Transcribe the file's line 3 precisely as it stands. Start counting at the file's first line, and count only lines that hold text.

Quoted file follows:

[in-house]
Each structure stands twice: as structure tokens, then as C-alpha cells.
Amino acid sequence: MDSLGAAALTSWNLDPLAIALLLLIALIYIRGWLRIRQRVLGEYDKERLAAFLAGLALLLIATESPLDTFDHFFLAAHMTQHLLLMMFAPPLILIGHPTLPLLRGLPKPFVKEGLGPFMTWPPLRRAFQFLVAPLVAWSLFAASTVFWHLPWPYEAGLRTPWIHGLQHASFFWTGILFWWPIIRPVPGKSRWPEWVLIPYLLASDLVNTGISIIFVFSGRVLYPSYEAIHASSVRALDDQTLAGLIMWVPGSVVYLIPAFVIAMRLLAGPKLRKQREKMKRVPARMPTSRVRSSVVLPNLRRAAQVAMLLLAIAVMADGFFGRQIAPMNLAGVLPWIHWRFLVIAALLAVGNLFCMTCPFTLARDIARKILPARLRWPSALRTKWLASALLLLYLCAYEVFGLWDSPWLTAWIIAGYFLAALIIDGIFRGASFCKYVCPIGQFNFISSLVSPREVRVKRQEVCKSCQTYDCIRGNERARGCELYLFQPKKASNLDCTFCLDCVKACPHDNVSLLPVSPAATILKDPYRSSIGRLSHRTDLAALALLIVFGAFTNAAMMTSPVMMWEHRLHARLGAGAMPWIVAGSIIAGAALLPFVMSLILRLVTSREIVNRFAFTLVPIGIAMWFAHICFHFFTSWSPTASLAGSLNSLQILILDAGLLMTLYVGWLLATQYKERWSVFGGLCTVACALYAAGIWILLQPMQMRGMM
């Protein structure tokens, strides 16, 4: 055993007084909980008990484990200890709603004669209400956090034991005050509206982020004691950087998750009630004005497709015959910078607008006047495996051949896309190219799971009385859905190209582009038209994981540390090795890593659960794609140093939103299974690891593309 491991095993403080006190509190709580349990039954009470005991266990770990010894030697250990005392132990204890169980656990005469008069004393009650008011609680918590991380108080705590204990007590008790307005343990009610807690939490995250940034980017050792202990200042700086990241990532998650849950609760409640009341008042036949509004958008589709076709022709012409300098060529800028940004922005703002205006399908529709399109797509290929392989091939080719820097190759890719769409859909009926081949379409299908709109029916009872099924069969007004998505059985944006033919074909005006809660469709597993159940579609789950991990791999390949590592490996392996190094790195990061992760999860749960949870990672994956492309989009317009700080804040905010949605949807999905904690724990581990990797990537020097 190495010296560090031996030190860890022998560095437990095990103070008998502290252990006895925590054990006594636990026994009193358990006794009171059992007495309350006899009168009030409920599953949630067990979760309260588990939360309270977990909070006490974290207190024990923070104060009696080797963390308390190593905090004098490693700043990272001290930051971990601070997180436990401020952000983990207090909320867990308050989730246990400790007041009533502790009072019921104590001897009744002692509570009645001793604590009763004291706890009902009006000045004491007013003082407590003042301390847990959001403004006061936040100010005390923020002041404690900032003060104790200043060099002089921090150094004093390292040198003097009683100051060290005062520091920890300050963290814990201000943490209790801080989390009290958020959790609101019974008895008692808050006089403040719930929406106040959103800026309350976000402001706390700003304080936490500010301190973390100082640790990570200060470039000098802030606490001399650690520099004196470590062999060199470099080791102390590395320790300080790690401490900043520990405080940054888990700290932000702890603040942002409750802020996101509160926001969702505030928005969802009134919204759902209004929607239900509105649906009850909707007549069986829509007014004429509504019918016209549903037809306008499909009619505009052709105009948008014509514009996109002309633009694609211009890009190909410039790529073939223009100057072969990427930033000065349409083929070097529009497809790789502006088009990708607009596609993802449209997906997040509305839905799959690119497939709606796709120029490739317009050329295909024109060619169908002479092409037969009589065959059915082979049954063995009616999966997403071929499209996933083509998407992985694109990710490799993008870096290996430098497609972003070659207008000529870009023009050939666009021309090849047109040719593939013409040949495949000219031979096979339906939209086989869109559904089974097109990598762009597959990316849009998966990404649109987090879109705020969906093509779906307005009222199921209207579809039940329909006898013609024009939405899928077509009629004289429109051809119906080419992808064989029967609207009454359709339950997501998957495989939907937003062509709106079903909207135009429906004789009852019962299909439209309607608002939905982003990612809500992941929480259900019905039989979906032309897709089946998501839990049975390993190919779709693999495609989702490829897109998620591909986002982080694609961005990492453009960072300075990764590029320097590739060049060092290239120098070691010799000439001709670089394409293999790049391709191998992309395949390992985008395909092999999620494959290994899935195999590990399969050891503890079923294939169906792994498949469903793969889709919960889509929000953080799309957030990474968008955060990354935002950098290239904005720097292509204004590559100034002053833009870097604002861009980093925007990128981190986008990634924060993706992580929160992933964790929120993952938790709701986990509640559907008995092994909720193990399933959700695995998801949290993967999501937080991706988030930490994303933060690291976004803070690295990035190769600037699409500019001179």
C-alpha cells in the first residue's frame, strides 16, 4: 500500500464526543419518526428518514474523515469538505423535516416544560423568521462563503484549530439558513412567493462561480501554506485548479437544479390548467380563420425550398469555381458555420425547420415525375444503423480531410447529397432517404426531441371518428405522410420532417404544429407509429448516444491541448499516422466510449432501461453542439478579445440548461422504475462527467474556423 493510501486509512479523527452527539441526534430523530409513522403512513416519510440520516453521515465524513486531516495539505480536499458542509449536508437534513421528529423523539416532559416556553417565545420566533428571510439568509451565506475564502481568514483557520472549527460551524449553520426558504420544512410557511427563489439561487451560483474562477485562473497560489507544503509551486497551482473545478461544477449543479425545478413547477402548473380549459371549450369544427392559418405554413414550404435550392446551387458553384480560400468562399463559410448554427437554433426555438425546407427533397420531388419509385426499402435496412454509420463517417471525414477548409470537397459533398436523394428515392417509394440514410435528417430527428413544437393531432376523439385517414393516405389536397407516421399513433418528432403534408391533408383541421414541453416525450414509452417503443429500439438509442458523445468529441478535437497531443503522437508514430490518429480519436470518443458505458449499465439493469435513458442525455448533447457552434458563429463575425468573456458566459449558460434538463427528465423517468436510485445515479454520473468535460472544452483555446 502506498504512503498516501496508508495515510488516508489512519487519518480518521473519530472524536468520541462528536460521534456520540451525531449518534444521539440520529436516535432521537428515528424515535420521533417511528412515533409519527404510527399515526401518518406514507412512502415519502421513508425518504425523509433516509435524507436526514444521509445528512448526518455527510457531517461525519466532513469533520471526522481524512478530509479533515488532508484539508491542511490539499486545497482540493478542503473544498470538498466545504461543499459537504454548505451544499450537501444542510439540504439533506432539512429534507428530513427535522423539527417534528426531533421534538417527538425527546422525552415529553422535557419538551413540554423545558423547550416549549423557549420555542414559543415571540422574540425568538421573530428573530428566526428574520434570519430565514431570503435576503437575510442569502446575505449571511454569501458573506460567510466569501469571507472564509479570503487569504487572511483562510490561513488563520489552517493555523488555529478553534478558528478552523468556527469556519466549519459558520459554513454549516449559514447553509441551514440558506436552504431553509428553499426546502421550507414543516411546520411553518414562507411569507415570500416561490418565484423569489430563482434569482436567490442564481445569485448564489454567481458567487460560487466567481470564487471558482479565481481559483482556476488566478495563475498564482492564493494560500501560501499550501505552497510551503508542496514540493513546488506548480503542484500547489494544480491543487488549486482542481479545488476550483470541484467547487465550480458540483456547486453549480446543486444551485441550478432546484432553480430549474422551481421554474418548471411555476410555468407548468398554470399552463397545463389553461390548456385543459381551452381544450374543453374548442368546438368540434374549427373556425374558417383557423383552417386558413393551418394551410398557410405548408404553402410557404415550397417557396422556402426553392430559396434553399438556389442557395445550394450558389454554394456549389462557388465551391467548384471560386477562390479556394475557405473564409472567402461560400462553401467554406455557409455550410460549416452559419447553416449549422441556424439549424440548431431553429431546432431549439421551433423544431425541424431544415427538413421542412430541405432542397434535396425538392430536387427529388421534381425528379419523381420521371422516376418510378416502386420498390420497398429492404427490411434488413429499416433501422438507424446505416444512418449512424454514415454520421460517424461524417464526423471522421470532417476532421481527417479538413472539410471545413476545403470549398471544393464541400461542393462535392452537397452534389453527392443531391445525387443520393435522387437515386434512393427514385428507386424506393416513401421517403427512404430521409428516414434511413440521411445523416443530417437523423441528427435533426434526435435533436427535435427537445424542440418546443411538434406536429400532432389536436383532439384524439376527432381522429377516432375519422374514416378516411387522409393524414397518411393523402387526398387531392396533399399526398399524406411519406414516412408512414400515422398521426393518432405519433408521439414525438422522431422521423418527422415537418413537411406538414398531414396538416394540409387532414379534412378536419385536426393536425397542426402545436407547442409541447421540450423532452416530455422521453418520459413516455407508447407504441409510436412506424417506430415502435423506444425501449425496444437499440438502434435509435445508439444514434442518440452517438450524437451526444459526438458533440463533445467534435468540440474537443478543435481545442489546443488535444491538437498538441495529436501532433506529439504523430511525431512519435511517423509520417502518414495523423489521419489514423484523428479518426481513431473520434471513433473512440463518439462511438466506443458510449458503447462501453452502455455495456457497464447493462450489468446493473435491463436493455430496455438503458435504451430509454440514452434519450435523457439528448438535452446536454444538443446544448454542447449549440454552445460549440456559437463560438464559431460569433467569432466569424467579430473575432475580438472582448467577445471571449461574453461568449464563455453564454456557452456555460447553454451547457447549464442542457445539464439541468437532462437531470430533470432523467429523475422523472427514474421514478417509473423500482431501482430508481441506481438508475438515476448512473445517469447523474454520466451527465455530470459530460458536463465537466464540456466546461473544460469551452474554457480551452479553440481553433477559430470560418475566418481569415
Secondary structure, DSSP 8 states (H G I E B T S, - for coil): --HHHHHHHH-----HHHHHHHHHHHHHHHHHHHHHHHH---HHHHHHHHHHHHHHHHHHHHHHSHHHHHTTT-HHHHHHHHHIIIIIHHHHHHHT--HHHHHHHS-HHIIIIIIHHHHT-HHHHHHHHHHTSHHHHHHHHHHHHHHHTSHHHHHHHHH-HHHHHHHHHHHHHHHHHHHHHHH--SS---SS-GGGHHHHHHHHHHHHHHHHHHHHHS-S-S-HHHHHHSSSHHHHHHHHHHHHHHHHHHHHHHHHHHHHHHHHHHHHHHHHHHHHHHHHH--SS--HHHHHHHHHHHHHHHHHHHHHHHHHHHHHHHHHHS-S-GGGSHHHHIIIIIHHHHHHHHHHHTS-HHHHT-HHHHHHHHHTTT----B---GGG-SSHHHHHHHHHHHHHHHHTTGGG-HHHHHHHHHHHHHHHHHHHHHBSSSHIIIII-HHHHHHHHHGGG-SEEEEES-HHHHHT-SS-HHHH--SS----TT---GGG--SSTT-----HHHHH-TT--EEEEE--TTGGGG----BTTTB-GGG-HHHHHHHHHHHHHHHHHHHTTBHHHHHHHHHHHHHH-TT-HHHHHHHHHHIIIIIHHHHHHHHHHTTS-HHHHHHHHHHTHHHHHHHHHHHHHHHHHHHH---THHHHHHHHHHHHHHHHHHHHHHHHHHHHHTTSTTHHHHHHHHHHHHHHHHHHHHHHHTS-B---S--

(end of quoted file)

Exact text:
Amino acid sequence: MDSLGAAALTSWNLDPLAIALLLLIALIYIRGWLRIRQRVLGEYDKERLAAFLAGLALLLIATESPLDTFDHFFLAAHMTQHLLLMMFAPPLILIGHPTLPLLRGLPKPFVKEGLGPFMTWPPLRRAFQFLVAPLVAWSLFAASTVFWHLPWPYEAGLRTPWIHGLQHASFFWTGILFWWPIIRPVPGKSRWPEWVLIPYLLASDLVNTGISIIFVFSGRVLYPSYEAIHASSVRALDDQTLAGLIMWVPGSVVYLIPAFVIAMRLLAGPKLRKQREKMKRVPARMPTSRVRSSVVLPNLRRAAQVAMLLLAIAVMADGFFGRQIAPMNLAGVLPWIHWRFLVIAALLAVGNLFCMTCPFTLARDIARKILPARLRWPSALRTKWLASALLLLYLCAYEVFGLWDSPWLTAWIIAGYFLAALIIDGIFRGASFCKYVCPIGQFNFISSLVSPREVRVKRQEVCKSCQTYDCIRGNERARGCELYLFQPKKASNLDCTFCLDCVKACPHDNVSLLPVSPAATILKDPYRSSIGRLSHRTDLAALALLIVFGAFTNAAMMTSPVMMWEHRLHARLGAGAMPWIVAGSIIAGAALLPFVMSLILRLVTSREIVNRFAFTLVPIGIAMWFAHICFHFFTSWSPTASLAGSLNSLQILILDAGLLMTLYVGWLLATQYKERWSVFGGLCTVACALYAAGIWILLQPMQMRGMM